And More...

I am not a fan of euthanasia - let me just start with that. I am not one who goes on about Final Gift and so on and so forth -- but that is fine if you do! I just don't. It isn't that I am particularly opposed to Death but the truth is that I actually prefer Life. Okay -- it is more complicated than that so let me try to explain...

Before I begin I need to give some context and ask a favor -- first, the context. I have seen many, many deaths from babies to very old adults, and I mean "seen" literally -- as in been there. Before I was a professor, I actually did work with the dying and my expertise (if you can ever really be an expert) is all about loss/grief and that kind of stuff. Death is pretty darn real to me.

Now the favor -- don't get your undies in a bundle if my thoughts are different than yours! It doesn't mean you are wrong. 

In humans, I support an individual's right to self-determination but until we have quality end-of-life options that are accessible to ALL I cannot support legalizing euthanasia. Is that a contradiction? Yes, it is. But more important to me than an individual's legal right to decide on the means and hour of her death is the need to protect vulnerable populations from being funneled into death because there just isn't another good choice.

And do not be fooled into thinking there are good choices for all -- there are not. For example, hospice care almost always requires a primary caregiver in the home. That is great for men and people with money, but not so great for women or those without means. In heterosexual relationships, men tend to go first and the woman provides care -- and then who is there for her? Nursing home? That is a completely shitty option, especially for those who cannot afford one of the few decent nursing homes.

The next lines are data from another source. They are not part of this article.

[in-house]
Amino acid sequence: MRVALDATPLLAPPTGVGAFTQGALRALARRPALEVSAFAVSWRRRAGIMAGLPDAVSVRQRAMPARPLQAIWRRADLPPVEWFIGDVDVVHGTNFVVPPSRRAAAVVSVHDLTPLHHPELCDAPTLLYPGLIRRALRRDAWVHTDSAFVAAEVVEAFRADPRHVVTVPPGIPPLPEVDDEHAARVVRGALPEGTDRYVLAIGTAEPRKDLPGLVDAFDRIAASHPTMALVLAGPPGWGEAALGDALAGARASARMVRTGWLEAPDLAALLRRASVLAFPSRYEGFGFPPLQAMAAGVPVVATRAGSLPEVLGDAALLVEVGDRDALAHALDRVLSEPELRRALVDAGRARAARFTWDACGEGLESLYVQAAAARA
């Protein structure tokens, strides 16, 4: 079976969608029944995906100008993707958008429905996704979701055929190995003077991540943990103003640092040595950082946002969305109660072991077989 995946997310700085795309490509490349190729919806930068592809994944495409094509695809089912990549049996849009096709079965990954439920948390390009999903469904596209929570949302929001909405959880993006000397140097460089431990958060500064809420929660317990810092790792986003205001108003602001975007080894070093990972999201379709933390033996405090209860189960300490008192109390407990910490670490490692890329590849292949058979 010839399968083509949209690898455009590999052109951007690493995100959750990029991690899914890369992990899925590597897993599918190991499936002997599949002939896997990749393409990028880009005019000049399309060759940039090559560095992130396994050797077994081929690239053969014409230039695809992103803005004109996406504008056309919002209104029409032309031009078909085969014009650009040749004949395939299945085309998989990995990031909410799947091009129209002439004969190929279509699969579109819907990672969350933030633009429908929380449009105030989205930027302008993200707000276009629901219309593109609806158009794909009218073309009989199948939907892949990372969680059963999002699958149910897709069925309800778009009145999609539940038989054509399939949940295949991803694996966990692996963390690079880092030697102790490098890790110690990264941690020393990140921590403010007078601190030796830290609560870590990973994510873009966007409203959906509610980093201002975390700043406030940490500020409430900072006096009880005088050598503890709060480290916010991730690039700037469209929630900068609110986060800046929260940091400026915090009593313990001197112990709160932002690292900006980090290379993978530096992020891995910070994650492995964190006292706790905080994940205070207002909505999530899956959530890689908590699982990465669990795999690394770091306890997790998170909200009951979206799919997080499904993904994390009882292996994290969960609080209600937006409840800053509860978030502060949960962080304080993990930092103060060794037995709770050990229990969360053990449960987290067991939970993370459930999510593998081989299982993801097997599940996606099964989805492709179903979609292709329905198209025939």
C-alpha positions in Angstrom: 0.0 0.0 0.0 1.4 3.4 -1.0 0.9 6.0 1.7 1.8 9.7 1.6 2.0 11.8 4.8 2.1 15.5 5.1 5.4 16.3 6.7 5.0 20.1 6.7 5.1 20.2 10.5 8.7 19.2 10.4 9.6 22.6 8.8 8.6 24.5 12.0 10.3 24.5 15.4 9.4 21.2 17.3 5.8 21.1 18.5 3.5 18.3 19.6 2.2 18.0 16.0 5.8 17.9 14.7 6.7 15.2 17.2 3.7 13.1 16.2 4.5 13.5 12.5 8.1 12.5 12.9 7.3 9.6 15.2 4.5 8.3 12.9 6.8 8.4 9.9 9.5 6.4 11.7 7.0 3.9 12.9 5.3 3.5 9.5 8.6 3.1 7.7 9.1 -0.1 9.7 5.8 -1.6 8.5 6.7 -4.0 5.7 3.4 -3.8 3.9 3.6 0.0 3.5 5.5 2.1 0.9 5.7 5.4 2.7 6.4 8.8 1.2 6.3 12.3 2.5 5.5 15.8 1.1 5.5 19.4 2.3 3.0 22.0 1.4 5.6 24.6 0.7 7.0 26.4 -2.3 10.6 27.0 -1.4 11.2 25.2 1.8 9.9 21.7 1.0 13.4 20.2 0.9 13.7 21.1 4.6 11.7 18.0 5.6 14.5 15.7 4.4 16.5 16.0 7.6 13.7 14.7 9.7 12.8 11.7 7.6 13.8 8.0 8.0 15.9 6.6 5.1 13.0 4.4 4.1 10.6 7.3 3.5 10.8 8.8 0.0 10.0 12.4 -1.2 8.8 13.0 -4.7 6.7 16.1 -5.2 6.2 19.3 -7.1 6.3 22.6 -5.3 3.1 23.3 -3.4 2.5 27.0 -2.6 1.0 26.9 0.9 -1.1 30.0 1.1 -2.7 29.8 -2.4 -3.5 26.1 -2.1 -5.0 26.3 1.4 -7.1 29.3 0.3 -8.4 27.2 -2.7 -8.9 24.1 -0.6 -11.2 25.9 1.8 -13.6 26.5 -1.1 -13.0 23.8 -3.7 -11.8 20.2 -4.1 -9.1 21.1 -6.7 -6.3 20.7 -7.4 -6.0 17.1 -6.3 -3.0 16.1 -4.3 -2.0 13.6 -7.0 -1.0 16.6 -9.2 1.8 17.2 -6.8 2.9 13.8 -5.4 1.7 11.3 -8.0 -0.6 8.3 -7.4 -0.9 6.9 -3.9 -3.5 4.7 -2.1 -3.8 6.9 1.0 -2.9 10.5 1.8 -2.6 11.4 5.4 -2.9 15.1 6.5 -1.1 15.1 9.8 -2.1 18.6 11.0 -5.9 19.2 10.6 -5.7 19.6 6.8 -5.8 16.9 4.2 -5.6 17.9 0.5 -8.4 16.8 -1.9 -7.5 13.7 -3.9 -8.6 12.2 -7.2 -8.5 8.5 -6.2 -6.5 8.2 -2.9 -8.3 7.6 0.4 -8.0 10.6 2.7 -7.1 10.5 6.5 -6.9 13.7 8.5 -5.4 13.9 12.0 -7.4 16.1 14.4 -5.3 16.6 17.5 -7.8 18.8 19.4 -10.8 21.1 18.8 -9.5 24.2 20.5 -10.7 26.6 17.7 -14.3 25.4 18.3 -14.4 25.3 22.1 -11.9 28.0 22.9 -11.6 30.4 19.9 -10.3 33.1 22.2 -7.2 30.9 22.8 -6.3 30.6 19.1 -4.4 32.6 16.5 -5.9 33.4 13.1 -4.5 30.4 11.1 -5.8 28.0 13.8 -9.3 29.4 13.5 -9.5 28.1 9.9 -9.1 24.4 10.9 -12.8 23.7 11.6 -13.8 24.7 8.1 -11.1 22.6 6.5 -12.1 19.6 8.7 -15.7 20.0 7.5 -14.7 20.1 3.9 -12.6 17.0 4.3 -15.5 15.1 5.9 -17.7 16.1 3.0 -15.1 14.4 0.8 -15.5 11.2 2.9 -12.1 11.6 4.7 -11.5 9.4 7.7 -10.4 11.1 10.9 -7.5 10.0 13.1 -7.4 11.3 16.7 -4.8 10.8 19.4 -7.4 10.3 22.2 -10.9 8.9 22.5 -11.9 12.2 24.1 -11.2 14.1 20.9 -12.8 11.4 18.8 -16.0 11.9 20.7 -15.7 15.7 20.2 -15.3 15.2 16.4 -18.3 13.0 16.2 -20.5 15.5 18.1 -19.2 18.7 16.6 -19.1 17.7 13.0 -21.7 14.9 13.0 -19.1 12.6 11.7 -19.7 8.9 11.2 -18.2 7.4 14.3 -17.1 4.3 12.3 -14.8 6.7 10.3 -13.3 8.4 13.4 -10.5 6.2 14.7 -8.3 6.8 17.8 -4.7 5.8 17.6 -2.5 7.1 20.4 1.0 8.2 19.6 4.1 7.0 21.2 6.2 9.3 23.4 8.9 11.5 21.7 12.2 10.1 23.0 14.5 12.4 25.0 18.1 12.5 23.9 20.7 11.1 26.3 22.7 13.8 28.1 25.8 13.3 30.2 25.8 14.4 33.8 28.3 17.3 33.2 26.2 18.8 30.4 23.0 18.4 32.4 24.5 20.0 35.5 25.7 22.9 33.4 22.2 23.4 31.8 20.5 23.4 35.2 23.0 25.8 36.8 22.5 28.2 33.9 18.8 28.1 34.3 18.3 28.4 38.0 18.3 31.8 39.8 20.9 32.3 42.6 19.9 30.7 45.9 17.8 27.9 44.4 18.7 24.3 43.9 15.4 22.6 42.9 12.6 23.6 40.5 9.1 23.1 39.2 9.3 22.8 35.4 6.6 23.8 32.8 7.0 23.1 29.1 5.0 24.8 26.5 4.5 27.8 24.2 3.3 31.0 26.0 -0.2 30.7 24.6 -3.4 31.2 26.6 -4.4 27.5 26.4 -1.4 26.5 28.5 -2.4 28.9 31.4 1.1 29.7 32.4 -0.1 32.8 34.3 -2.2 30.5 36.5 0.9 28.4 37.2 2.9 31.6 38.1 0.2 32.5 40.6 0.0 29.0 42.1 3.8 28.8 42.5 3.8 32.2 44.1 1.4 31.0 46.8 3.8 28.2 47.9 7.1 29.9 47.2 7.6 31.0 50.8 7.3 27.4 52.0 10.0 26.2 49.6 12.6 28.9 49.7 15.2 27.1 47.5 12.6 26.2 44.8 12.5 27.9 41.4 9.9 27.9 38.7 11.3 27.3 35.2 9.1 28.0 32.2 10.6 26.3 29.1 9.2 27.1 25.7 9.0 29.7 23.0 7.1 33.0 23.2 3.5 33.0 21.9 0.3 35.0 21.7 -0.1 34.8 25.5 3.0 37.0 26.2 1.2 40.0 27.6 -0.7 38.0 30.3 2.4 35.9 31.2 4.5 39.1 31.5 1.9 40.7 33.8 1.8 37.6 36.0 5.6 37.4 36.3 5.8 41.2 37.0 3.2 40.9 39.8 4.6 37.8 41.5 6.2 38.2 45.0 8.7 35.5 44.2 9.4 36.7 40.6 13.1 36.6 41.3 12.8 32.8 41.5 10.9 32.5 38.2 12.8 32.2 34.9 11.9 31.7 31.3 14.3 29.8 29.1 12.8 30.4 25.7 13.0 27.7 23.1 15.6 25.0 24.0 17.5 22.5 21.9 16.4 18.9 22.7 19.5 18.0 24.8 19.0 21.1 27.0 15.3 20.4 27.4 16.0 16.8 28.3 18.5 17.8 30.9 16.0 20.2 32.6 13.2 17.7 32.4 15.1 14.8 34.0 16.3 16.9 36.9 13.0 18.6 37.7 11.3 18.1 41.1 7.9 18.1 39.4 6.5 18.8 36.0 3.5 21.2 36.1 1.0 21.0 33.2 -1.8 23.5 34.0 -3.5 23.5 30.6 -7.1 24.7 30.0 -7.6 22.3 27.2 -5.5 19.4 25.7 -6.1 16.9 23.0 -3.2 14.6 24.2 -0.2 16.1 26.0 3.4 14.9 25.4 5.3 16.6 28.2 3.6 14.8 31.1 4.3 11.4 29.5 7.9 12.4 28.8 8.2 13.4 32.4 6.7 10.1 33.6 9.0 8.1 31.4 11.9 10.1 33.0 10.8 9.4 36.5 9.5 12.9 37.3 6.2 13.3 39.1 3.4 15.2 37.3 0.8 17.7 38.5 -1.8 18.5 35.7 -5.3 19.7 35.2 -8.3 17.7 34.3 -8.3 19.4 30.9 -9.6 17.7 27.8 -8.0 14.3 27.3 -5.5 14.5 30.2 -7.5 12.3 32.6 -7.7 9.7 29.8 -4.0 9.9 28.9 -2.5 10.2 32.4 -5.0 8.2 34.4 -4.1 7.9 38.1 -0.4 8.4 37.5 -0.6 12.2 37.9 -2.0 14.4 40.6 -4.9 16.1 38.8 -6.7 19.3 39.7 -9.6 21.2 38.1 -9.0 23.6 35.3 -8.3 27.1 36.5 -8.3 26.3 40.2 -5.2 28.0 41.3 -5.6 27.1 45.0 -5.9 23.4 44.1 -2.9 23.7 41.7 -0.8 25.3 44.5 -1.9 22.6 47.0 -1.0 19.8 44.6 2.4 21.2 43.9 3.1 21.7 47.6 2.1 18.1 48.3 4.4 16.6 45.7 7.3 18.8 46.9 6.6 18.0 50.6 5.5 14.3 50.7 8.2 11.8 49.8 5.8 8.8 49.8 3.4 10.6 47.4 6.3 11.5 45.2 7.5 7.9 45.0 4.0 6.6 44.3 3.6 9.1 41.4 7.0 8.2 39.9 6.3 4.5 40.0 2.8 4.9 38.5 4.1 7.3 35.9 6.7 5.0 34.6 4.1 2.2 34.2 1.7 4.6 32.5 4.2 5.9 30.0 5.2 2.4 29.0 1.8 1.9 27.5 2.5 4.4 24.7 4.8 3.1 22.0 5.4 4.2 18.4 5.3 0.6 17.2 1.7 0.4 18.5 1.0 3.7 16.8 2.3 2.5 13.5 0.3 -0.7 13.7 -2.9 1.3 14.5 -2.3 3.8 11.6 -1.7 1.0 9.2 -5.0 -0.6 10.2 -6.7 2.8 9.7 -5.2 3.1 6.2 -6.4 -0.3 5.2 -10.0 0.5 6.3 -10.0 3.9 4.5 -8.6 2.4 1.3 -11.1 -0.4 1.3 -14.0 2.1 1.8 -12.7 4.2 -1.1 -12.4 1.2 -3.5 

From my perspective, legalized euthanasia means those who have always had an advantage continue to have advantages, while those who have consistently been disadvantaged may well get funneled into the early check-out line. 

Not cool.

Further, I worry about the message we are sending to young people who don't necessarily have the capacity to understand the nuances. Do we really want teenagers, for example, to think that death is a perfectly reasonable choice for pain and suffering?? I don't. What are we modeling when we tell our children the dog had to die because she was in pain? (Hint: Change that narrative!).

And so I support your right to die but at this point in history, I worry about the implications of legalized euthanasia. And that means I am highly sensitive to how euthanasia is utilized, and the potential broad implications of euthanasia -- even in animals.